It’s late and I’m angry. We’ve argued and it’s stupid and he’s been unfair and I’ve cried and I’m sure he’s wrong. I roll away, face the wall, unwilling to acknowledge there’s a body on the other side of the bed; determine to spend the whole night without touching him.
I covet the touch of his skin.
But I box that away. Because I’m too mad and too frustrated and touch would insinuate reconciliation and I have no intentions of that until morning. I will ignore him until I’ve slept off my indignation.
I lay there, steaming, stubborn when the jerking begins, small and rhythmic. I wait, listen. Maybe it will pass quickly, on its on. It doesn’t. The tiny seizings continue like little haunted hiccups, and it’s so much easier to have compassion on him now, now that he’s not fighting me, but an enemy far in the past, thousands of miles away.
I reach back with one arm, still unwilling to commit to intimacy but equally unwilling to leave him in his unconscious war. Gently, I stroke his spine, oh so carefully, until I feel the small start, hear the faint intake of air that means he’s aware again, that’s he’s free from the demons of his past.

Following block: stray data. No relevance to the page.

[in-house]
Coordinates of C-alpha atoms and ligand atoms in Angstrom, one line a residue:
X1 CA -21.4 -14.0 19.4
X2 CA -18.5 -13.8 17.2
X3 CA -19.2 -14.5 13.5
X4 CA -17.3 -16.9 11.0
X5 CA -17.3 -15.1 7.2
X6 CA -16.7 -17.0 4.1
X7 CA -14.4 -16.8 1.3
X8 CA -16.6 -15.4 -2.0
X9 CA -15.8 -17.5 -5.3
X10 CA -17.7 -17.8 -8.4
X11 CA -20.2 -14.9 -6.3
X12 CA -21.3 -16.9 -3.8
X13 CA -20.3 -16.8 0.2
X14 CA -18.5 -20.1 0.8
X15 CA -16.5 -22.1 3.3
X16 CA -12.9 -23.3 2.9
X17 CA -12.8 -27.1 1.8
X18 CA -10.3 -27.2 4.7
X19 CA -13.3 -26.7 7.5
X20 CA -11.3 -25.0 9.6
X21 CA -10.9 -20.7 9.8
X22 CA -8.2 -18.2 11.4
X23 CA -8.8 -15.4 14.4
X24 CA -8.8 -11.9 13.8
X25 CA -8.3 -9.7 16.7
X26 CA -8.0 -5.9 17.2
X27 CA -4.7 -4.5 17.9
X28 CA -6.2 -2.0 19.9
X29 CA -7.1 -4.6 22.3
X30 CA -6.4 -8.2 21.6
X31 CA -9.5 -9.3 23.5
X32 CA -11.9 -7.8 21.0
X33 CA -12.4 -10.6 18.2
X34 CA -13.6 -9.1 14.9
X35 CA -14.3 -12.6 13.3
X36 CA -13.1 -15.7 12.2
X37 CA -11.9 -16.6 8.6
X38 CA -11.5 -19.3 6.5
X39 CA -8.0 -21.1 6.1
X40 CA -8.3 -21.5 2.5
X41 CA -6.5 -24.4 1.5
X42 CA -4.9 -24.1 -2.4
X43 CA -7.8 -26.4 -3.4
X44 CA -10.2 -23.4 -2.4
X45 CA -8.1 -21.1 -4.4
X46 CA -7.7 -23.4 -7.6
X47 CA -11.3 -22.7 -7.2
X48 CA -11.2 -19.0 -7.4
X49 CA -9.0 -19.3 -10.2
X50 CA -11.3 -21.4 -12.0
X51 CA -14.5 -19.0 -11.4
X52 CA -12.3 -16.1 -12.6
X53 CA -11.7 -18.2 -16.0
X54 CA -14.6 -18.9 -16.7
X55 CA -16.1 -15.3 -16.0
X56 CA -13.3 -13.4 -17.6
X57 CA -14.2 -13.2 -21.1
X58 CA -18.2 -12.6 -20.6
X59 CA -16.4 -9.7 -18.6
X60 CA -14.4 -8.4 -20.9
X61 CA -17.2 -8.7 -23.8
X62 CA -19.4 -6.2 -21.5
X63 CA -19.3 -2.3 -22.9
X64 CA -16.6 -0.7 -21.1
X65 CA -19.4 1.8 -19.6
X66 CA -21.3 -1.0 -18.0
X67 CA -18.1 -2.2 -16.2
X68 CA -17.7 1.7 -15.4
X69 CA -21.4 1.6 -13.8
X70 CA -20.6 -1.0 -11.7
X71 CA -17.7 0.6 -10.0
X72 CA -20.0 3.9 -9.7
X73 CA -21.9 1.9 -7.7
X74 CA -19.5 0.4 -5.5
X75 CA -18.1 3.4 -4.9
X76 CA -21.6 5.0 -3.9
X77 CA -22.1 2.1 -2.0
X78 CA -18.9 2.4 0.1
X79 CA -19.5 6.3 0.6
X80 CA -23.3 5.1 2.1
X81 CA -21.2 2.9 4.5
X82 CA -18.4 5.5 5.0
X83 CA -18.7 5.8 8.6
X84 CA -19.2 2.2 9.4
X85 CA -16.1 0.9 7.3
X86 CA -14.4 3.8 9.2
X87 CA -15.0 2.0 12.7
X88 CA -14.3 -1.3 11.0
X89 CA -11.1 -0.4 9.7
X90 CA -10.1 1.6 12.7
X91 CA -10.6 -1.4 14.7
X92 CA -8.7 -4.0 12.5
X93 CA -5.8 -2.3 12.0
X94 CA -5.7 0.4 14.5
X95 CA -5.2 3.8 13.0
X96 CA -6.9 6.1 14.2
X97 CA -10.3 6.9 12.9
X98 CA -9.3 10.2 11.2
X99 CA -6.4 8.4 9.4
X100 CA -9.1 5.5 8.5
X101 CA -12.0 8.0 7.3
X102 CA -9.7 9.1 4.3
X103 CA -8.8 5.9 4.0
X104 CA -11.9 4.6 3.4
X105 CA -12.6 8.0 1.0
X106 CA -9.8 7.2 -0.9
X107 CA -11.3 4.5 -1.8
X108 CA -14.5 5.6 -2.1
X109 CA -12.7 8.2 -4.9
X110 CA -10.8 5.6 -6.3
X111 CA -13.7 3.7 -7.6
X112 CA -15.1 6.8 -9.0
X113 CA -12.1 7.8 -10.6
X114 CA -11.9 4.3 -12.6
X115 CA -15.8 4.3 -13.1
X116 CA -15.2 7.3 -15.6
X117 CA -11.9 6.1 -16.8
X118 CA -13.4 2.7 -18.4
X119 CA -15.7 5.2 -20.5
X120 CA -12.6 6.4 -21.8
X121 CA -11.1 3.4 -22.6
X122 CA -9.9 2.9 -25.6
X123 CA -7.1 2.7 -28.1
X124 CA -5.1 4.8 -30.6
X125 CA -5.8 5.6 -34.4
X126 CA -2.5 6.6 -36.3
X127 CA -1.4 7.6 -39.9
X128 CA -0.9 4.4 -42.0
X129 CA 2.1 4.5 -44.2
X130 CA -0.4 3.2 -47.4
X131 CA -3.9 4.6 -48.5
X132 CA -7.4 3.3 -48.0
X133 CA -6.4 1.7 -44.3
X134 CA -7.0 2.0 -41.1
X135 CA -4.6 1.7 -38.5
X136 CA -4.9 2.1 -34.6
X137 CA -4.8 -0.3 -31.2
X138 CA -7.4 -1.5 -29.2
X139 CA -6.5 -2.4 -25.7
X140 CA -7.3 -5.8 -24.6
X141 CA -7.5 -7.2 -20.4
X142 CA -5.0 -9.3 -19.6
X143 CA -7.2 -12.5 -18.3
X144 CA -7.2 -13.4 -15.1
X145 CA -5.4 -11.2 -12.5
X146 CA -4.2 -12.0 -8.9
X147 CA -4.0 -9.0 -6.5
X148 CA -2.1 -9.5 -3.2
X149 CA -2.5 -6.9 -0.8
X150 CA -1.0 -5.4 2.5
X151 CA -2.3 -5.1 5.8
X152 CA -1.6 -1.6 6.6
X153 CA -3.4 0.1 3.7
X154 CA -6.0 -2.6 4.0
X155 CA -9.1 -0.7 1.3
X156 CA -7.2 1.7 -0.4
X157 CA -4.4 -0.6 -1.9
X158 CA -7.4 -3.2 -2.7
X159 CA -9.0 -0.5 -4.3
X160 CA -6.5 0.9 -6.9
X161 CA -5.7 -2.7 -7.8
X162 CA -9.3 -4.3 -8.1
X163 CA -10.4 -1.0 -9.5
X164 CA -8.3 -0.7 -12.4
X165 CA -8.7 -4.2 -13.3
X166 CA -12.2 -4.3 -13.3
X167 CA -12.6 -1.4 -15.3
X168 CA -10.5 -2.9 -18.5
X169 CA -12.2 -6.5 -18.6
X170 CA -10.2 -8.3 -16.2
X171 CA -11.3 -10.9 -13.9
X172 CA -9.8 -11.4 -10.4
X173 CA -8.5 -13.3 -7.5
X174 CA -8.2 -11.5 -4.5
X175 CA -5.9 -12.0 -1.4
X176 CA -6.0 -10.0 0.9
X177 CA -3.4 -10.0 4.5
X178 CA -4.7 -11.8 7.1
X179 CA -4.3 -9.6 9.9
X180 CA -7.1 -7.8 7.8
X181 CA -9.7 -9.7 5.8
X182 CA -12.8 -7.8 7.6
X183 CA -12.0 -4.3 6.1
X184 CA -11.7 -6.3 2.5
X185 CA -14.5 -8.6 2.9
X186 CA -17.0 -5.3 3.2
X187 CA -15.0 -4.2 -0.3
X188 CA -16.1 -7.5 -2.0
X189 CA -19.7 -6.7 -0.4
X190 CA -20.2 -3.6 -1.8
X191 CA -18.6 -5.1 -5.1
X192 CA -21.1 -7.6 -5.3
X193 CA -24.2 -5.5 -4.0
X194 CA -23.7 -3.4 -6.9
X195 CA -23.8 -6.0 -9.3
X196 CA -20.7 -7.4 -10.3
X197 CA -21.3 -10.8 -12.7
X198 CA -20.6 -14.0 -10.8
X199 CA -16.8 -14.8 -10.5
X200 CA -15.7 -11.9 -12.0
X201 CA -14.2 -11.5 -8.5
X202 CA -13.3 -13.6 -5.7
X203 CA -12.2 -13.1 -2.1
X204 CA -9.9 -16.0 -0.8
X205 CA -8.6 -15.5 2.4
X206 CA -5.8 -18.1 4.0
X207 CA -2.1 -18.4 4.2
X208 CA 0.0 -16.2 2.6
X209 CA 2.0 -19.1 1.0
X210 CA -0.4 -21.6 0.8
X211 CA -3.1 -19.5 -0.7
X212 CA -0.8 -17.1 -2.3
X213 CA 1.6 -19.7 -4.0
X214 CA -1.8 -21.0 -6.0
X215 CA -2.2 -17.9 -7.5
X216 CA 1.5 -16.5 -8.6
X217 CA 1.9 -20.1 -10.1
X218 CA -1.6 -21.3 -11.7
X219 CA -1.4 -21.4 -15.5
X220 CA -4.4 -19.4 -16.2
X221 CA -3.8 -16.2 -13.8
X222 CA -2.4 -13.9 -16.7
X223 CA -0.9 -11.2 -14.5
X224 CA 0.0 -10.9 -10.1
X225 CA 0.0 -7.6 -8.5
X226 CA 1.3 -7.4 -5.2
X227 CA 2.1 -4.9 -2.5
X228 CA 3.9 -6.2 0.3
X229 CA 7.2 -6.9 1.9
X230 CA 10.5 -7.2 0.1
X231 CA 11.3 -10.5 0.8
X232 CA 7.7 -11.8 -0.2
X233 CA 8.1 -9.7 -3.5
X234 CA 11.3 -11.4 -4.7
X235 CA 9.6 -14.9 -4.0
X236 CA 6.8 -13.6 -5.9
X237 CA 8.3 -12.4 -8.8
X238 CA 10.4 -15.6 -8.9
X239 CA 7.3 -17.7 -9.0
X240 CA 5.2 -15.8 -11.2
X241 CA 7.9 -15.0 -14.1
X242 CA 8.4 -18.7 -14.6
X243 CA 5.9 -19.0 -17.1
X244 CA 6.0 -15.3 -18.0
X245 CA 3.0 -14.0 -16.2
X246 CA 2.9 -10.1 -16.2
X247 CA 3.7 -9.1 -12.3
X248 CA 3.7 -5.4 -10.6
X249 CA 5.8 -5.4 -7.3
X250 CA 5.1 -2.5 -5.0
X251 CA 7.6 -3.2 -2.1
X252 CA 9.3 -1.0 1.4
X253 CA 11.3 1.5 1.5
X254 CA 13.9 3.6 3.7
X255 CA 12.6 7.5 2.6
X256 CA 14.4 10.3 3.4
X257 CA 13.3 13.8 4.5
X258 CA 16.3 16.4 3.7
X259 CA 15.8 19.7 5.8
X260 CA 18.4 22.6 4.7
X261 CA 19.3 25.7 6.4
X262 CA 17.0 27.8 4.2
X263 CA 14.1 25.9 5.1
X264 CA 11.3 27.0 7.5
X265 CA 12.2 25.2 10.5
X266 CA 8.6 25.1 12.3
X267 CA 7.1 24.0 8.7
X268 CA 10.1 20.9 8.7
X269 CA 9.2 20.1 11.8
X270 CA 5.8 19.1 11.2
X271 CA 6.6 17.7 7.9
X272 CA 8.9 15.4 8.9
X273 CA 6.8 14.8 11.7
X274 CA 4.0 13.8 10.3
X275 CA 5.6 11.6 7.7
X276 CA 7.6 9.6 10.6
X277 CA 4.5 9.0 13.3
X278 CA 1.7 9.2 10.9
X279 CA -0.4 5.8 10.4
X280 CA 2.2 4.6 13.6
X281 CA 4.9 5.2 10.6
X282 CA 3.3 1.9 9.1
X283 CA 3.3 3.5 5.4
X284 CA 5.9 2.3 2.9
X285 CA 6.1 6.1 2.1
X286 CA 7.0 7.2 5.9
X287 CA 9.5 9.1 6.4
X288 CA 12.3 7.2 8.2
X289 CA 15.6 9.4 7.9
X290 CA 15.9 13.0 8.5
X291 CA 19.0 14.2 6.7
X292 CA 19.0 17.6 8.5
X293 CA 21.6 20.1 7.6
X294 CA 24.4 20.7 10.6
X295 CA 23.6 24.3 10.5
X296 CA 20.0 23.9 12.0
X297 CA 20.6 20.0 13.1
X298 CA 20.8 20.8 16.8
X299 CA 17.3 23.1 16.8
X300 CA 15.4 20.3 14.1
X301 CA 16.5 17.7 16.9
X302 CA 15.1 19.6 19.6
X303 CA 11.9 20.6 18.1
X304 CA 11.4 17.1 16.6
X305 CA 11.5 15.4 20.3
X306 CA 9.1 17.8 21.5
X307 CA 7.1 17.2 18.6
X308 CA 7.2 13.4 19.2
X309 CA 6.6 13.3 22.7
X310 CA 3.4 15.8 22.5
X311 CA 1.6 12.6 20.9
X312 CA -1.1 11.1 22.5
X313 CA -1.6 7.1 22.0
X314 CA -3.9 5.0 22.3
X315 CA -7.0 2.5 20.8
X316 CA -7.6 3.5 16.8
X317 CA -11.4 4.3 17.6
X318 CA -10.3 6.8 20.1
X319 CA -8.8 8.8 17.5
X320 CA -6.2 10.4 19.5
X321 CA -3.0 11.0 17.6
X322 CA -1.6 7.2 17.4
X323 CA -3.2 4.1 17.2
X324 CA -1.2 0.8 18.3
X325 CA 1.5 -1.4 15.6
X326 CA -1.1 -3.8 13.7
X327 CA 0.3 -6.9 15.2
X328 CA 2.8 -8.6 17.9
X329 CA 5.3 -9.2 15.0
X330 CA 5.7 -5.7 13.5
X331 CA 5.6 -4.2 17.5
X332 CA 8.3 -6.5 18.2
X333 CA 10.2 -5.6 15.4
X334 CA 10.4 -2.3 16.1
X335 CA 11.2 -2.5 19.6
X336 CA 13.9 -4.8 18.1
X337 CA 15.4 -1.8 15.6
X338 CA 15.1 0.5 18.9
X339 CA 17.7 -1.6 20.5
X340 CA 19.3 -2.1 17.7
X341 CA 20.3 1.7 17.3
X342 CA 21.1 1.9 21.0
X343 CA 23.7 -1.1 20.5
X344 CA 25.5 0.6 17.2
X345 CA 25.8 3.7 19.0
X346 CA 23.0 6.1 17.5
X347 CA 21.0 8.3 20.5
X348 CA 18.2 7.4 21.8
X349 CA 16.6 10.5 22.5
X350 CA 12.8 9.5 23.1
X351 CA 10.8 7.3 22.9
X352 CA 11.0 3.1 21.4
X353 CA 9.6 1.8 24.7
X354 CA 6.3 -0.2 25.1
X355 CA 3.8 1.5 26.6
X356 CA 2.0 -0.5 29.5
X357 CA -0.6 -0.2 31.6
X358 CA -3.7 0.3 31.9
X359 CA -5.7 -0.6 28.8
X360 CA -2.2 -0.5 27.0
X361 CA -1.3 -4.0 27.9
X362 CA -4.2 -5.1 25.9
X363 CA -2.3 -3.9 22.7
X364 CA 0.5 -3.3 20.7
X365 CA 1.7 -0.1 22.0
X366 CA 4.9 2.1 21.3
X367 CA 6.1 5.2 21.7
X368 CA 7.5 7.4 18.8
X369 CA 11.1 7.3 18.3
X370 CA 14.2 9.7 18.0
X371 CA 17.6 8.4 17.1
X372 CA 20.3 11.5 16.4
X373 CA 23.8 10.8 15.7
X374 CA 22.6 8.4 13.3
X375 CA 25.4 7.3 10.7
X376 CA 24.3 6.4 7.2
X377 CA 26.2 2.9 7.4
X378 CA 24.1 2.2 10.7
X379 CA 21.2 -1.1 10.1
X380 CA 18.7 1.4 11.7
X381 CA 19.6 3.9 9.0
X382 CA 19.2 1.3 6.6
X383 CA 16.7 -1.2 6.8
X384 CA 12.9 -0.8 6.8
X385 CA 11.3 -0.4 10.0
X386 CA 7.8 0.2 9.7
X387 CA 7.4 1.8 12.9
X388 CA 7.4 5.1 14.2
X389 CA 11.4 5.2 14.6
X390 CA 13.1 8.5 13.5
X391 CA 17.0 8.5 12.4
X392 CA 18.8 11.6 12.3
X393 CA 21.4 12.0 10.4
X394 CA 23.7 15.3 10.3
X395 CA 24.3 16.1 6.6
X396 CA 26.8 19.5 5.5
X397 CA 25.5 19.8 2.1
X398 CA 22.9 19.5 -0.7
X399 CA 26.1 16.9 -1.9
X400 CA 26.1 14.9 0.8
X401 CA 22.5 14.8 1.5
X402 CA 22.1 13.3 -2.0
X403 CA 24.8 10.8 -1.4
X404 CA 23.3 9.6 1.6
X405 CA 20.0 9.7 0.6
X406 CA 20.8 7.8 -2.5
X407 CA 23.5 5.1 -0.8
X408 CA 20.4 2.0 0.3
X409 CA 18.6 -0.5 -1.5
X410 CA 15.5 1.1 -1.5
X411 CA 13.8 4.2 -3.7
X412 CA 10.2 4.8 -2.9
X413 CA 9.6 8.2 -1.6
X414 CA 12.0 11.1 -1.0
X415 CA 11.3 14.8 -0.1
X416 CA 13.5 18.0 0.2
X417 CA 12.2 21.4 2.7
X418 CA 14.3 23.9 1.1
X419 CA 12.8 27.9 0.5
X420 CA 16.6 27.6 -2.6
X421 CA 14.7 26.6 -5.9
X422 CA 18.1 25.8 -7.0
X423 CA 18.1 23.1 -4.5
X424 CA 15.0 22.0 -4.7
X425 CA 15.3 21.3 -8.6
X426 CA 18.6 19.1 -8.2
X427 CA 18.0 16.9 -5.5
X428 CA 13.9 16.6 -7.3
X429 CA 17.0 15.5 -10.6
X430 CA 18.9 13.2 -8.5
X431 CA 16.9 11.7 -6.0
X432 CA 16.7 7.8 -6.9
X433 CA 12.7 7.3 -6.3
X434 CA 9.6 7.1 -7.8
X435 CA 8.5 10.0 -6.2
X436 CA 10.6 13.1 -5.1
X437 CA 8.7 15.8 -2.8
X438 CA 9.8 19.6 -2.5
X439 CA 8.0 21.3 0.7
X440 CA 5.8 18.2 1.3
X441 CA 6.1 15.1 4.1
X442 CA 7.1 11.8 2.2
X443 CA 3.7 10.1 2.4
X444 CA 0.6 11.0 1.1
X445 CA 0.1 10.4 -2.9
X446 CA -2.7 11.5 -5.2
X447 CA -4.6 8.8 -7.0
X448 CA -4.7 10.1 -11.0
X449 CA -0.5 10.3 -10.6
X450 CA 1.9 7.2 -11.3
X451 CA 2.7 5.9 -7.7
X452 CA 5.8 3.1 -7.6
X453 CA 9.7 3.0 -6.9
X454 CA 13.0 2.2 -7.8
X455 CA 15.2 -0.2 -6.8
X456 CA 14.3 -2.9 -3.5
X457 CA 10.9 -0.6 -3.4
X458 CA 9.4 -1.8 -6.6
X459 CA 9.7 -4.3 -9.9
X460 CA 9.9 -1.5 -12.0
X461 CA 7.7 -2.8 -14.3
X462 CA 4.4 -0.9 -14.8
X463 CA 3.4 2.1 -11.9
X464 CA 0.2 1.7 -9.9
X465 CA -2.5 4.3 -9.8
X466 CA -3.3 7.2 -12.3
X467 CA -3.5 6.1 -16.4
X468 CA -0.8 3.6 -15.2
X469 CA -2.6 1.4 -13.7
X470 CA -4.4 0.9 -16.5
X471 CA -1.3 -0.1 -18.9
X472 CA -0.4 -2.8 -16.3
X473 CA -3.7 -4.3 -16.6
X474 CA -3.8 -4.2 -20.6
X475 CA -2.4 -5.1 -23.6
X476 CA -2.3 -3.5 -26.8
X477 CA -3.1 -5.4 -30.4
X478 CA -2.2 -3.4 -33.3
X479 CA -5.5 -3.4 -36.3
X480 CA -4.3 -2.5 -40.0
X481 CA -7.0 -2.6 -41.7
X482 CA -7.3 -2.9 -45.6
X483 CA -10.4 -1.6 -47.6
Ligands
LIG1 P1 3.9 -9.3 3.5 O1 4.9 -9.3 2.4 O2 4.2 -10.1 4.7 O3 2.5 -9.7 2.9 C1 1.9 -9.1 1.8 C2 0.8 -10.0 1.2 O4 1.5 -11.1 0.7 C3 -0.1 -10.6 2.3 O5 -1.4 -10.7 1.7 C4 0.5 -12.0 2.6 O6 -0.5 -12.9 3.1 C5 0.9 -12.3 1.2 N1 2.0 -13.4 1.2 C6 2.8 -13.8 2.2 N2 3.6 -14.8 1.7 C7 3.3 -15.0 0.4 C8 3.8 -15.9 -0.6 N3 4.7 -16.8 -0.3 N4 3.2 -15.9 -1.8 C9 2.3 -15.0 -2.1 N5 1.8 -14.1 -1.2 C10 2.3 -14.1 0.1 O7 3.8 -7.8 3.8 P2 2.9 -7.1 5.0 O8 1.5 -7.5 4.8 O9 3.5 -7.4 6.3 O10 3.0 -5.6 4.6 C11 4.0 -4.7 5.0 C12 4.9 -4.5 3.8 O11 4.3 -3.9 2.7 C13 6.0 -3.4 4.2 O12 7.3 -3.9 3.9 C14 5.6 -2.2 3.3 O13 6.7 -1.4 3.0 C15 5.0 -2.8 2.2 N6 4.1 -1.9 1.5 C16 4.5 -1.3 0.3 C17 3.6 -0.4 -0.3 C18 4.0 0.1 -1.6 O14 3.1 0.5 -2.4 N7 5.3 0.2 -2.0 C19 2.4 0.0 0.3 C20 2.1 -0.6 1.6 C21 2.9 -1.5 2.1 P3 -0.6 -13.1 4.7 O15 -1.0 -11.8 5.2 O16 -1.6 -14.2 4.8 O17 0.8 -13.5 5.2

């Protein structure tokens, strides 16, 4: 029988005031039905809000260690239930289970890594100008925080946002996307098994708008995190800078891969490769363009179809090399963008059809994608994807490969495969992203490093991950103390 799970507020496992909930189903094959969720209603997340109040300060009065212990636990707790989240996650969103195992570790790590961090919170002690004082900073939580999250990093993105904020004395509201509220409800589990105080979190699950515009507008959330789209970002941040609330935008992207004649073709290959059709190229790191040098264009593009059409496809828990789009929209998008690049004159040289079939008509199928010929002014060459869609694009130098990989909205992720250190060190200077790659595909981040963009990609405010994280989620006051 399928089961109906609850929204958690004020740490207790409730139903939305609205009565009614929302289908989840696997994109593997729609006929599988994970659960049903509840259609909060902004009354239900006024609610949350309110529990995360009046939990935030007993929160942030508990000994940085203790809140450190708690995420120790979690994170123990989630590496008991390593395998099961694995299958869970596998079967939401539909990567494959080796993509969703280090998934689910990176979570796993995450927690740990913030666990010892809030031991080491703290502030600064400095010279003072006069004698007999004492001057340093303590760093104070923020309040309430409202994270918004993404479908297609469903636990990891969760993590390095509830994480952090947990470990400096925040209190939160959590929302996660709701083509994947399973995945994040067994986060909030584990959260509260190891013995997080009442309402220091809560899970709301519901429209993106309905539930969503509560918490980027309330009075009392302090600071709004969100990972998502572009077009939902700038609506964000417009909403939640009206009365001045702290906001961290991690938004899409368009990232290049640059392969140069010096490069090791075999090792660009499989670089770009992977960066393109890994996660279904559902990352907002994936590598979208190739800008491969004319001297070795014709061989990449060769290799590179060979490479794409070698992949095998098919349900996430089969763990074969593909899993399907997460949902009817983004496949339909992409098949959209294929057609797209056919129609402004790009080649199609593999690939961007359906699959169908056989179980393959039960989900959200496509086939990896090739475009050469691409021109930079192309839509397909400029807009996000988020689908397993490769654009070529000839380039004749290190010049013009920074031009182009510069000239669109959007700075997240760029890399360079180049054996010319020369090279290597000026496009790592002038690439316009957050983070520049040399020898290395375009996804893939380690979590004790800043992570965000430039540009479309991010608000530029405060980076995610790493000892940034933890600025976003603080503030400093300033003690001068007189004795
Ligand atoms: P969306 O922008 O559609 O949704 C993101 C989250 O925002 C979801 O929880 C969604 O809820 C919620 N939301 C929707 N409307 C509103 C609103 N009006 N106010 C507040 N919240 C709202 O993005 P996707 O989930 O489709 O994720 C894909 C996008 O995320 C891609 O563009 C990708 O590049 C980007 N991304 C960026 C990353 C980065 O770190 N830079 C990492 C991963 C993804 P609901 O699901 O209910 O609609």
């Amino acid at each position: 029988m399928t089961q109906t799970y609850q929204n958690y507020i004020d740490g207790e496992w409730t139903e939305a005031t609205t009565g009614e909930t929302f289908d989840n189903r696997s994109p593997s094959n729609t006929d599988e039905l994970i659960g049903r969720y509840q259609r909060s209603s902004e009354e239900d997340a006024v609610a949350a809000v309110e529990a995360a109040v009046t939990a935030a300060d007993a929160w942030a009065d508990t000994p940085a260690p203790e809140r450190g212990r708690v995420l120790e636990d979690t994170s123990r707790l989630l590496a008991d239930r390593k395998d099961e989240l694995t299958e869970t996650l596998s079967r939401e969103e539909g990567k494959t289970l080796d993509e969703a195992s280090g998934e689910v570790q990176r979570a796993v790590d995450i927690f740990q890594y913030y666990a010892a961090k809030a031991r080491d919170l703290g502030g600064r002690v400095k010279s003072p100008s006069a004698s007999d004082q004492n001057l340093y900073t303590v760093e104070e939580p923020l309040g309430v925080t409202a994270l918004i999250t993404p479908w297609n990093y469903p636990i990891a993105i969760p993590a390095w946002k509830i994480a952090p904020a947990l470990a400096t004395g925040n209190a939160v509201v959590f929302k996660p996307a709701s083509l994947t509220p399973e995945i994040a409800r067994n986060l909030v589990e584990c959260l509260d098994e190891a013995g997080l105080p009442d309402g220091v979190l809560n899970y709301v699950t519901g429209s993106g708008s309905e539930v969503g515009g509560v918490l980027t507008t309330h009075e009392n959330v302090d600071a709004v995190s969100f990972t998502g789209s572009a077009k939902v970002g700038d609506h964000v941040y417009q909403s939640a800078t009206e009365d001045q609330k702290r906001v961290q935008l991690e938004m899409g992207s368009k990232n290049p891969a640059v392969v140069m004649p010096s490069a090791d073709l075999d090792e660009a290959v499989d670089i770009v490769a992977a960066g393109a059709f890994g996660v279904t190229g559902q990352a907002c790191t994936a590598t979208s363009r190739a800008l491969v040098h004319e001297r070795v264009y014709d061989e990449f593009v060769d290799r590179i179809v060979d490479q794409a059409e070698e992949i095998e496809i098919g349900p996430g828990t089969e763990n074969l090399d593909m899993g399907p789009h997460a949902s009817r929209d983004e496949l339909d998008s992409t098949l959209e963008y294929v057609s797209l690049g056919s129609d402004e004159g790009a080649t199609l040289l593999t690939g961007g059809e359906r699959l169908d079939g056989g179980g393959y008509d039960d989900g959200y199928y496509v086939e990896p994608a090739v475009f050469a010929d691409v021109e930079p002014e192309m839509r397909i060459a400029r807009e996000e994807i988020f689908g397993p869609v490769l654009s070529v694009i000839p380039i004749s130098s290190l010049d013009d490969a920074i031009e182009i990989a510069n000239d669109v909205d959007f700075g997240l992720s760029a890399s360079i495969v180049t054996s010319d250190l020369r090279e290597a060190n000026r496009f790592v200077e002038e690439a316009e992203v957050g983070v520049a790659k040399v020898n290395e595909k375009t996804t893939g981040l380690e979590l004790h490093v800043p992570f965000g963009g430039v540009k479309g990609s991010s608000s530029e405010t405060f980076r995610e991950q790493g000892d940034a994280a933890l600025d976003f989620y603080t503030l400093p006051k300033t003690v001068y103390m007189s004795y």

And then I face the wall again, still just hurt enough to resist embracing him, still just sure enough I was right.
But mere seconds pass before he’s there again, in the war. And I don’t know what tortures him tonight, if it’s the bullet whizzing past his ear or cleaning the remains of the children off of vehicles, but he is there and he’s stuck and my heart aches for him.
So I roll over. Even though he won’t remember this tomorrow. Even though he’s still wrong. Even though I’m still hurt. And I start the oh-too-familiar ritual of timidly rubbing the nightmare out of his back. I’m slow, calculated, careful not to wake him too suddenly.
I rub long past the gasp that means he’s escaped again. I rub until I’m sure he’s found peace. That he’s well past the edge of unconsciousness that haunts him, into a cycle that will afford him some rest.
Because mercy is easier when the enemy is wounded. And not all wounds are visible in the light of day.
And because the books are right, love is not always a feeling. Love is an action.
So I commit to it. And settle in next to him.
image by pelt69